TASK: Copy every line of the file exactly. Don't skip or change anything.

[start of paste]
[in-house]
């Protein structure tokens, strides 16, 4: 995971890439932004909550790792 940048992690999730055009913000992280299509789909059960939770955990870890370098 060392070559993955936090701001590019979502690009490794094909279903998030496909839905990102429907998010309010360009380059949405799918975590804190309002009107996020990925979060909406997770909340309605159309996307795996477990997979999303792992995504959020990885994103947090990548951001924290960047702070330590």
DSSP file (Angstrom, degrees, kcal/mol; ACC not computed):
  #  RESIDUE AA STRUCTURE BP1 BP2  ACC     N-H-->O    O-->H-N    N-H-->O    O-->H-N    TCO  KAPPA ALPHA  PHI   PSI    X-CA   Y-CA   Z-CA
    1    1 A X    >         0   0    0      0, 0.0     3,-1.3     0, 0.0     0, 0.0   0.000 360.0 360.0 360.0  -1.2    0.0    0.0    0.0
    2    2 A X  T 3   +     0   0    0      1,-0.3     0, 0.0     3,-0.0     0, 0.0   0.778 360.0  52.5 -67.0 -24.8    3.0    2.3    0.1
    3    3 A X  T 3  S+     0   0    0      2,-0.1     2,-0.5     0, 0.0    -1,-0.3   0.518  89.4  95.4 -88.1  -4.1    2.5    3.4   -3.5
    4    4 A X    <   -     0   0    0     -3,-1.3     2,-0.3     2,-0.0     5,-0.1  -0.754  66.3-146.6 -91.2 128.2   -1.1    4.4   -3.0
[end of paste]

[in-house]
């Protein structure tokens, strides 16, 4: 995971890439932004909550790792 940048992690999730055009913000992280299509789909059960939770955990870890370098 060392070559993955936090701001590019979502690009490794094909279903998030496909839905990102429907998010309010360009380059949405799918975590804190309002009107996020990925979060909406997770909340309605159309996307795996477990997979999303792992995504959020990885994103947090990548951001924290960047702070330590």
DSSP file (Angstrom, degrees, kcal/mol; ACC not computed):
  #  RESIDUE AA STRUCTURE BP1 BP2  ACC     N-H-->O    O-->H-N    N-H-->O    O-->H-N    TCO  KAPPA ALPHA  PHI   PSI    X-CA   Y-CA   Z-CA
    1    1 A X    >         0   0    0      0, 0.0     3,-1.3     0, 0.0     0, 0.0   0.000 360.0 360.0 360.0  -1.2    0.0    0.0    0.0
    2    2 A X  T 3   +     0   0    0      1,-0.3     0, 0.0     3,-0.0     0, 0.0   0.778 360.0  52.5 -67.0 -24.8    3.0    2.3    0.1
    3    3 A X  T 3  S+     0   0    0      2,-0.1     2,-0.5     0, 0.0    -1,-0.3   0.518  89.4  95.4 -88.1  -4.1    2.5    3.4   -3.5
    4    4 A X    <   -     0   0    0     -3,-1.3     2,-0.3     2,-0.0     5,-0.1  -0.754  66.3-146.6 -91.2 128.2   -1.1    4.4   -3.0